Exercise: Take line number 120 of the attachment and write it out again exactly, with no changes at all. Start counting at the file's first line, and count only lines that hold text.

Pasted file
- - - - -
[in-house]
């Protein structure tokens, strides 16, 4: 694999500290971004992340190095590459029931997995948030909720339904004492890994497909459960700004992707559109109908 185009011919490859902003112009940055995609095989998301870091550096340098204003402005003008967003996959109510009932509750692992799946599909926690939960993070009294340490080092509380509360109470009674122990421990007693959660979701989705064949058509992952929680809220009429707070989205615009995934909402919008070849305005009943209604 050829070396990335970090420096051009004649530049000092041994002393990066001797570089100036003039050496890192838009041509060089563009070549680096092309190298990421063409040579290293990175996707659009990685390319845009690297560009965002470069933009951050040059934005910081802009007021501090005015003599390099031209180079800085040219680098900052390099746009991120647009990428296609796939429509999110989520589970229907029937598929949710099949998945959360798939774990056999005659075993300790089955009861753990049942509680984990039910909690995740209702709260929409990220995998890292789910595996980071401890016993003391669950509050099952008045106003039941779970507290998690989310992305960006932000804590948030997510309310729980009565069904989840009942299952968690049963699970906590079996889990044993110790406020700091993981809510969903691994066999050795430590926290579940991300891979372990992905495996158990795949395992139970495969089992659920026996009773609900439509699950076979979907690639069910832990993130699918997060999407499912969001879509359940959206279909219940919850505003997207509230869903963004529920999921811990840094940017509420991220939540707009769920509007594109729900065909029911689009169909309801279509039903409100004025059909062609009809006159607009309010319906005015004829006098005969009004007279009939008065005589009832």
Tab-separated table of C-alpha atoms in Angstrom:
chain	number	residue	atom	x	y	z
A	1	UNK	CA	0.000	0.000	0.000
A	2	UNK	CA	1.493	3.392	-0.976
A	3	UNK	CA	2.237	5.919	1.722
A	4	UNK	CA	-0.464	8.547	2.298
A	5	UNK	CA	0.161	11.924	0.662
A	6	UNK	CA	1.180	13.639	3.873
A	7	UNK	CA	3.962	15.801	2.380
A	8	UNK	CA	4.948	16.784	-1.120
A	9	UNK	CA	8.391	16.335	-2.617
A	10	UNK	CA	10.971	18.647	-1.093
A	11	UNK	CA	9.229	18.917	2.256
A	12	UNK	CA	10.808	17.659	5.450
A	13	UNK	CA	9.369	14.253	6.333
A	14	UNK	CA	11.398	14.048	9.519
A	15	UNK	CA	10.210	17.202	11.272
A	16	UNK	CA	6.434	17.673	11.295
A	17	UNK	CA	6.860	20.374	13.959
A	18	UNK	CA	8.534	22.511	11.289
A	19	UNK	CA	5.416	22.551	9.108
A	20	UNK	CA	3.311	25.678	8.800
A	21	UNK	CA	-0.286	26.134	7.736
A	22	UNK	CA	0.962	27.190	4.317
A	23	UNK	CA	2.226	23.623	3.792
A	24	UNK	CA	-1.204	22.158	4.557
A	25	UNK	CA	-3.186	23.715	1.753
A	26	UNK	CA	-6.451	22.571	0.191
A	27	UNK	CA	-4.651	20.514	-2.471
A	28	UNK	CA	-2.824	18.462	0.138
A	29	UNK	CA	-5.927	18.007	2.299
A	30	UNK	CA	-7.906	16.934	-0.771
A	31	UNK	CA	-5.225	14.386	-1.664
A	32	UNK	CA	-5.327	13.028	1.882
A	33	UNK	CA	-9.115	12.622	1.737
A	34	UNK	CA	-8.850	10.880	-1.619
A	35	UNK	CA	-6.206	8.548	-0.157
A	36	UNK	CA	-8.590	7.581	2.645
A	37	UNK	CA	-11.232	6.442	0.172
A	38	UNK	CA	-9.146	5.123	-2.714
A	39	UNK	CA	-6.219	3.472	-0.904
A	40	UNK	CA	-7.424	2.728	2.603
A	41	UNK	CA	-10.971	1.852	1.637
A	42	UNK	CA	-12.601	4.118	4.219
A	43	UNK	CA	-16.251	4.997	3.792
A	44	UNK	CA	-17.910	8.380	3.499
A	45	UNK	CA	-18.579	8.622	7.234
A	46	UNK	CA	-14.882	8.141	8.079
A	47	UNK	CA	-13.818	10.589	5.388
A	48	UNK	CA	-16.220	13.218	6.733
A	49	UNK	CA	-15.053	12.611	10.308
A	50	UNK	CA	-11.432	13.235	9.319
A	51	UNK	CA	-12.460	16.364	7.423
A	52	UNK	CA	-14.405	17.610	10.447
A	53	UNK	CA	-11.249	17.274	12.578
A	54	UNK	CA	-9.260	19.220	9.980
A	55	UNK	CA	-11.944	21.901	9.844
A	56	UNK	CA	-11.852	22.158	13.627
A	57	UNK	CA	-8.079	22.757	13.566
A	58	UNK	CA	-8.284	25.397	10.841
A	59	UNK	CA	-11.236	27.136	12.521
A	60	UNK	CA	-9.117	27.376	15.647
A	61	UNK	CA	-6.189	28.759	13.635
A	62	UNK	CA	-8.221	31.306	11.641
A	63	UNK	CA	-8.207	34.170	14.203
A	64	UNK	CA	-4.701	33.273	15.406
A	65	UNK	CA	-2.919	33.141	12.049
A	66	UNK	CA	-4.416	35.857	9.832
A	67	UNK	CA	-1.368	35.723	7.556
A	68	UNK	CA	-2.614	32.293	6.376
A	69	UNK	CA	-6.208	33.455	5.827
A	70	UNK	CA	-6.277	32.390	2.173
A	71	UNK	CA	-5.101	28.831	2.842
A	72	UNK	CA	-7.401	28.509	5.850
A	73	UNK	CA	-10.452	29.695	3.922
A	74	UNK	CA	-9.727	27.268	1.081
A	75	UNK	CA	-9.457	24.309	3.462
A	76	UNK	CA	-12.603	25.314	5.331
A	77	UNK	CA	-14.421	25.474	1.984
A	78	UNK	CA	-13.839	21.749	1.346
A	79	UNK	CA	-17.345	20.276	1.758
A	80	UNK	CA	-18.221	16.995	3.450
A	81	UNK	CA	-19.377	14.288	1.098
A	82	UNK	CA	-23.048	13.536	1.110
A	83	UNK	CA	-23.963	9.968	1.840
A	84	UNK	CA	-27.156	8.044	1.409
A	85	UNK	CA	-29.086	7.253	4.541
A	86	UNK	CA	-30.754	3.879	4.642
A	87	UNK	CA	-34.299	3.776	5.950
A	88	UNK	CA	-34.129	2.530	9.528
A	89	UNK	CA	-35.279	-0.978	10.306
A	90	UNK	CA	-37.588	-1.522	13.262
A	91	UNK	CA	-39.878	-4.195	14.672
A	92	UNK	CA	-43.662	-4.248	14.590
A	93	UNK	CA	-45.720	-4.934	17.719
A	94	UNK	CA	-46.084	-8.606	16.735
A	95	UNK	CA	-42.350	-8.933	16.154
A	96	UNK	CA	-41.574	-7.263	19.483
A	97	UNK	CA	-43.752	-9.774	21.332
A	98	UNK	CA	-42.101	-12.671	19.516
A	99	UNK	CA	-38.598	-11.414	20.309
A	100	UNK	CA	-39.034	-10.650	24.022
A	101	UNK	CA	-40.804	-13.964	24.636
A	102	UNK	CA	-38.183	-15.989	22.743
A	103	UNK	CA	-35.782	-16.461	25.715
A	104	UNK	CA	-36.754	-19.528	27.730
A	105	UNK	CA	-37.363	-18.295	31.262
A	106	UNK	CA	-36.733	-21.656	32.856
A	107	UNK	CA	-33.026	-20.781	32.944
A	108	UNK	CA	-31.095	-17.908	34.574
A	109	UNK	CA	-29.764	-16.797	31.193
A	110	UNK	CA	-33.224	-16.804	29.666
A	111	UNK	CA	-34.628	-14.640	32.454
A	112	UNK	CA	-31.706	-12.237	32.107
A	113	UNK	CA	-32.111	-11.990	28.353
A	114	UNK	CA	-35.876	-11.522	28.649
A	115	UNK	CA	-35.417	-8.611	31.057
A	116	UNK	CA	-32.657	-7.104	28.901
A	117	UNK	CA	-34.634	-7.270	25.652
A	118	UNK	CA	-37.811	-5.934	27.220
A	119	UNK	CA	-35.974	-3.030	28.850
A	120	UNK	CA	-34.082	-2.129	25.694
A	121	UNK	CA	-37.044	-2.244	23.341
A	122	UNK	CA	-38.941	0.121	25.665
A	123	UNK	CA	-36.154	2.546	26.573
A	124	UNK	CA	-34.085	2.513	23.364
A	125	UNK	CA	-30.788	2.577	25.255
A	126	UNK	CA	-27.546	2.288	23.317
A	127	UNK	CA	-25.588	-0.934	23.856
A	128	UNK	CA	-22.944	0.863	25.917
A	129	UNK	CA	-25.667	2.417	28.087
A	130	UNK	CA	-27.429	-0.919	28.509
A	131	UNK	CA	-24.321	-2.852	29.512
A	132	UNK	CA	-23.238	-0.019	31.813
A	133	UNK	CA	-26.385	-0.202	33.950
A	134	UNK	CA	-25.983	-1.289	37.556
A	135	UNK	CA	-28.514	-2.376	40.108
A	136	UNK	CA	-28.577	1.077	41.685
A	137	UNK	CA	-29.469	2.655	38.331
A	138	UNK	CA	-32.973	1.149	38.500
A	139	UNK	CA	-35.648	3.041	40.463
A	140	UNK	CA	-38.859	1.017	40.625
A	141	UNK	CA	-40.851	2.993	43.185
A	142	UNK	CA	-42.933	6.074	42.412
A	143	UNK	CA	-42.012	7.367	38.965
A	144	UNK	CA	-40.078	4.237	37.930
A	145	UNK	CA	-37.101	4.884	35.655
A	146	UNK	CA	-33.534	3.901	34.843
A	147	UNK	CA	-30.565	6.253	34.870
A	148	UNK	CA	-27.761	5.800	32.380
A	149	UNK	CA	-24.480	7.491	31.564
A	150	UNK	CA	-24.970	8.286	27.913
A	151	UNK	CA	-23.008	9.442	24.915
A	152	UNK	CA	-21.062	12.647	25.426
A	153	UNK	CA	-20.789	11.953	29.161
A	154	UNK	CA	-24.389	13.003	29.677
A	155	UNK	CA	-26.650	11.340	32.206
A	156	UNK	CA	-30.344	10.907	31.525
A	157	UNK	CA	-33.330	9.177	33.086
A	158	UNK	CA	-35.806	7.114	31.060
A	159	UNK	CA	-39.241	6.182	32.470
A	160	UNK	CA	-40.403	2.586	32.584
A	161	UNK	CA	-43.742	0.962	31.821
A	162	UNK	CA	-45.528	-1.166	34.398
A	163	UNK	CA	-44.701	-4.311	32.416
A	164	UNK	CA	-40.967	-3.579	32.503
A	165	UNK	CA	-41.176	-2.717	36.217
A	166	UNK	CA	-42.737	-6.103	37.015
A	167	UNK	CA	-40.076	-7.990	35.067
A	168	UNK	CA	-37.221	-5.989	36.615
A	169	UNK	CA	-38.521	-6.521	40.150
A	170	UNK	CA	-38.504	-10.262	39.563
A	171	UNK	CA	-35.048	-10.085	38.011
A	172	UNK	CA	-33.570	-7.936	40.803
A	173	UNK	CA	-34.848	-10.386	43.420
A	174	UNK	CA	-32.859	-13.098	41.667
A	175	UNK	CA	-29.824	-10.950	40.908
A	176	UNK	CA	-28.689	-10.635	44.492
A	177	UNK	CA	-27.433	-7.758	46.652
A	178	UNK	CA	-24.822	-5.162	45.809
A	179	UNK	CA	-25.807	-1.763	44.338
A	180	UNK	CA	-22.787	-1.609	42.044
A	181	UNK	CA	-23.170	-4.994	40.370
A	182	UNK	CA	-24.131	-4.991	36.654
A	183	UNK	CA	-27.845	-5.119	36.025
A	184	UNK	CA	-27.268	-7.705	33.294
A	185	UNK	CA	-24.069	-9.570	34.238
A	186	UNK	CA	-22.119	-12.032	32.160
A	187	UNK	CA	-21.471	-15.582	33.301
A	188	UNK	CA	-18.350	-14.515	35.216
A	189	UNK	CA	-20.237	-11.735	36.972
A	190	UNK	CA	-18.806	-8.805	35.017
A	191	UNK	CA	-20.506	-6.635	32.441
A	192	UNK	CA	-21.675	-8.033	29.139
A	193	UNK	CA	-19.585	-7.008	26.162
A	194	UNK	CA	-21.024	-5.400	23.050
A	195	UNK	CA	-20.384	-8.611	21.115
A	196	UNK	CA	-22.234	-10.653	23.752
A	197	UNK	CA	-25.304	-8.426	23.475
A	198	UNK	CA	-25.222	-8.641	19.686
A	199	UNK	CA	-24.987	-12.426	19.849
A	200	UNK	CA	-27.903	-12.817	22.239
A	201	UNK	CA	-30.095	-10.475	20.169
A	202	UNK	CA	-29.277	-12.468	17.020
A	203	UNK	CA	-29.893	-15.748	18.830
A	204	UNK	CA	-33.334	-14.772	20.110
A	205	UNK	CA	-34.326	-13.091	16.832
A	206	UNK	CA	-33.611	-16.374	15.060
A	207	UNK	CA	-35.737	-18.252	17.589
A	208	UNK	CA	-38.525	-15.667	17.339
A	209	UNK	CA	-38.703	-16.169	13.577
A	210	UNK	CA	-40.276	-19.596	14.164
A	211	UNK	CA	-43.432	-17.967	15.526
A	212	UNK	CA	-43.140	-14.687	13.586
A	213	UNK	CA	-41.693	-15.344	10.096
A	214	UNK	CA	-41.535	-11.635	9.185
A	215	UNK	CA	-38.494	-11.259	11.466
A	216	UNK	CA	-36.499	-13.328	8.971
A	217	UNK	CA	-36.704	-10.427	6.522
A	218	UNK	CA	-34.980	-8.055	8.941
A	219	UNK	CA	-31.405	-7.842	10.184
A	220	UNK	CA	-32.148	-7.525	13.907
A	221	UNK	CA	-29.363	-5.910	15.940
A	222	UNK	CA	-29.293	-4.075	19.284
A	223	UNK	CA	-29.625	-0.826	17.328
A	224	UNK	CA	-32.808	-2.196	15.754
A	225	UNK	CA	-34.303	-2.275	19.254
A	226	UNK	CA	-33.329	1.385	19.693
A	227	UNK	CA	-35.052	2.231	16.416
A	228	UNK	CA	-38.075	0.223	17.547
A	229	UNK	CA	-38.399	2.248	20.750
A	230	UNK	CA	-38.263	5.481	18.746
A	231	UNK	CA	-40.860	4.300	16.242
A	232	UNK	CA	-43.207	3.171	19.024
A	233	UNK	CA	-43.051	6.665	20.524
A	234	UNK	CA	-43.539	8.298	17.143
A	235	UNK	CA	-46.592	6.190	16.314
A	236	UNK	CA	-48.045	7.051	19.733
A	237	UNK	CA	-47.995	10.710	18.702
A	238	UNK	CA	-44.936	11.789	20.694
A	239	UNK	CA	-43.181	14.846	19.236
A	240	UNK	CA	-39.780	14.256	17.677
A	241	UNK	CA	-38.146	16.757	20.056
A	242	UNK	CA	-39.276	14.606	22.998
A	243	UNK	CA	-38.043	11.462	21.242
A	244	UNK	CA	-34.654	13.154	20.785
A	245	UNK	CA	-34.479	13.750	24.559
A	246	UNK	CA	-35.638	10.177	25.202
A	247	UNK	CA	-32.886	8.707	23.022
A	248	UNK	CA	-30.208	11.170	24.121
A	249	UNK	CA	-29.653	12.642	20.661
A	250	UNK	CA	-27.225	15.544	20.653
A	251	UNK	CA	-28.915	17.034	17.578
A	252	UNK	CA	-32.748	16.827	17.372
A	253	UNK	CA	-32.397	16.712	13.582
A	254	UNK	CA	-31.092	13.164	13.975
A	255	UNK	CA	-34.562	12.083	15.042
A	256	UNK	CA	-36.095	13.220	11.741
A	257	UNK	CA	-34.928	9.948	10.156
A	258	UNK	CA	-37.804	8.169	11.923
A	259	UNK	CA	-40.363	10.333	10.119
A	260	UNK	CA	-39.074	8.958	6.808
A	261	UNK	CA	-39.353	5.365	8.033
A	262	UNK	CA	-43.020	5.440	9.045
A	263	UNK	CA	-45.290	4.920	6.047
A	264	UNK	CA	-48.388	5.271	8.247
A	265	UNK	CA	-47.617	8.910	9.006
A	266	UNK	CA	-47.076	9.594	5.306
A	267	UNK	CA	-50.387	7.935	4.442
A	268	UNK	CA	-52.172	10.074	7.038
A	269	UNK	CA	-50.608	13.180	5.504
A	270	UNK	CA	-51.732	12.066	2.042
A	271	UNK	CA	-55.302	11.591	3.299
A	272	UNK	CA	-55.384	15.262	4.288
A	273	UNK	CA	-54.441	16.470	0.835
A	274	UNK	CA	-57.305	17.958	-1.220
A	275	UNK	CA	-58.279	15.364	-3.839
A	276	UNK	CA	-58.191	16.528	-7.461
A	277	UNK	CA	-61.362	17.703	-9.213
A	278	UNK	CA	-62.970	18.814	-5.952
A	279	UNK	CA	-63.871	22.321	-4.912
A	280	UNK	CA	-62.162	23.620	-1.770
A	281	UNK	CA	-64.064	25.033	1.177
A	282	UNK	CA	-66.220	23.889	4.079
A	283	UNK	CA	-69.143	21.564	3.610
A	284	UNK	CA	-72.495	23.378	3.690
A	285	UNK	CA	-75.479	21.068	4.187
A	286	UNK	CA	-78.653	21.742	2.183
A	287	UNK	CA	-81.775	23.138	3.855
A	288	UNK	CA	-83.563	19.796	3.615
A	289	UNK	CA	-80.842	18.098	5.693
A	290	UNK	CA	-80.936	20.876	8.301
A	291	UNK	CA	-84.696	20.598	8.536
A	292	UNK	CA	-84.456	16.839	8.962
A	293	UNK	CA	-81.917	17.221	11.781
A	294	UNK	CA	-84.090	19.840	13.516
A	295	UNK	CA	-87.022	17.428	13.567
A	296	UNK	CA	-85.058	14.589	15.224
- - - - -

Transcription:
A	116	UNK	CA	-32.657	-7.104	28.901